The 'flannel-like' texture of this flower is due to a film of fine hairs that cover the whole plant. The hairs reduce the loss of water from the plant, protecting it during times of drought.

The Flannel Flower has been chosen as Australia's national symbol to promote mental health awareness because of its inherent beauty and strength.  Several varieties are commonly found growing wild in the bush throughout Australia.  The Flannel Flower, as with all native Australian plants, needs to be adaptable and enduring in order to survive.

The flowering heads can be cut off and placed in a bowl of water.  Treated in this way these 'floaters' will last considerably longer.

Sunday, October 12, 2014

Flower Trends: Confetti

What comes to mind when you think of 'Confetti'?  Small pieces or streamers of paper, plastic, mylar or metallic material which are usually thrown at parades, New Year's celebrations or weddings? 

Did you know this year Confetti is also a flower trend?  Yes, according to the Flower Trends Forecast: A Publication from of International Floral Distributors, Inc (IFD), "The Confetti event is colorful and joyful.  The expressiveness of bright hues and bold patterns create unending unique combinations that shout fun!  Tangerine, fuchsia, bright green and sunshine yellow are all part of the colors of Confetti and reflect the playful, fun personality of the event's host.  Gerbera daisies, poppies, dahlias, carnations, mums, pincushion protea and gloriosa lilies in bright colors create the expressive explosion of Confetti."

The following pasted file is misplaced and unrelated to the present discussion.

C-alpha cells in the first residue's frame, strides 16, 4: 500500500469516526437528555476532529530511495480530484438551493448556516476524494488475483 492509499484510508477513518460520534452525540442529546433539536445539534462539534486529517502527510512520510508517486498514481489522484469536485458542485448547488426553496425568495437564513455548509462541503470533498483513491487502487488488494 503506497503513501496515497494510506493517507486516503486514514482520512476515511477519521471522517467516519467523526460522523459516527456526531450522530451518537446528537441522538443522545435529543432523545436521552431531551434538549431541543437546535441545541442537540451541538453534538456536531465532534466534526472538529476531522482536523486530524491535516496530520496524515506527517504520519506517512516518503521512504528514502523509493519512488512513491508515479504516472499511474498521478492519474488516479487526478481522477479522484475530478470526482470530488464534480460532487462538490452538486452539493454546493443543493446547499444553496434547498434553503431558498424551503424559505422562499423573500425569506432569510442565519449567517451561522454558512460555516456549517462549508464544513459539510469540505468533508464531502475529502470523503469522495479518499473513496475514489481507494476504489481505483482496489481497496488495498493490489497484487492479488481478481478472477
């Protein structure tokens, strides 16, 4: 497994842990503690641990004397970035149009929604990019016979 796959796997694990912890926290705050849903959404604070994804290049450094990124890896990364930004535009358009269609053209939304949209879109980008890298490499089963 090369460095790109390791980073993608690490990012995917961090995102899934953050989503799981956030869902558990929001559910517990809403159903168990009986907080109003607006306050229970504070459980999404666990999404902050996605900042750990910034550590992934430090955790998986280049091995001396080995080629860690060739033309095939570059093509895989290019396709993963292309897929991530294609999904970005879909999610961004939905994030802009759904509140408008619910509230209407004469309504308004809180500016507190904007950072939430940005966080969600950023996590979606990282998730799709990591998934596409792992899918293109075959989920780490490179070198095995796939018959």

With that colorful, joyful and fun description in mind, I felt inspired to share some of our favorite flowers and foliage that definitely create 'an expression of explosion' in any bouquet or design!

So, as they say at IFD, "Make it bright, make it playful, make it confetti." Enjoy!

Sunday, October 5, 2014

Protea Attraction

Despite being our favorite flower, proteas have never received the same amount of love and attention as they have in recent years - this 'protea attraction' has become particularly evident when it comes to weddings. 

However, they're not only catching the attention of brides, the ability of protea to attract nectar-seeking birds is one of their greatest advantages. In South Africa’s Cape Floral Kingdom protea are primarily bird-pollinated, and it is common to see the beaks and heads of birds covered in pollen that is being efficiently transferred between flowers. 

In addition, protea are an excellent food source, especially over the long winter months. In the Cape Floral Region, Cape Sugarbirds are seldom found far from the Proteaceae, especially in the early morning when nectar flows in abundance attracting a multitude of insects which in turn attract the Sugarbirds. Each bird has its own personal bush which it guards jealously from the other Sugarbirds. For the artist or photographer, these birds are a welcome subject since they do not flee at the sight of a human being. 

Protea have not only caught the eye of wedding photographers - check out these great nature shots! 

Blue Mountains Botanic Garden

Tinus Lamperecht


Ismael Resendiz

Diana Roy

Andi Wolfe

Greg Miles

Australian Plant Society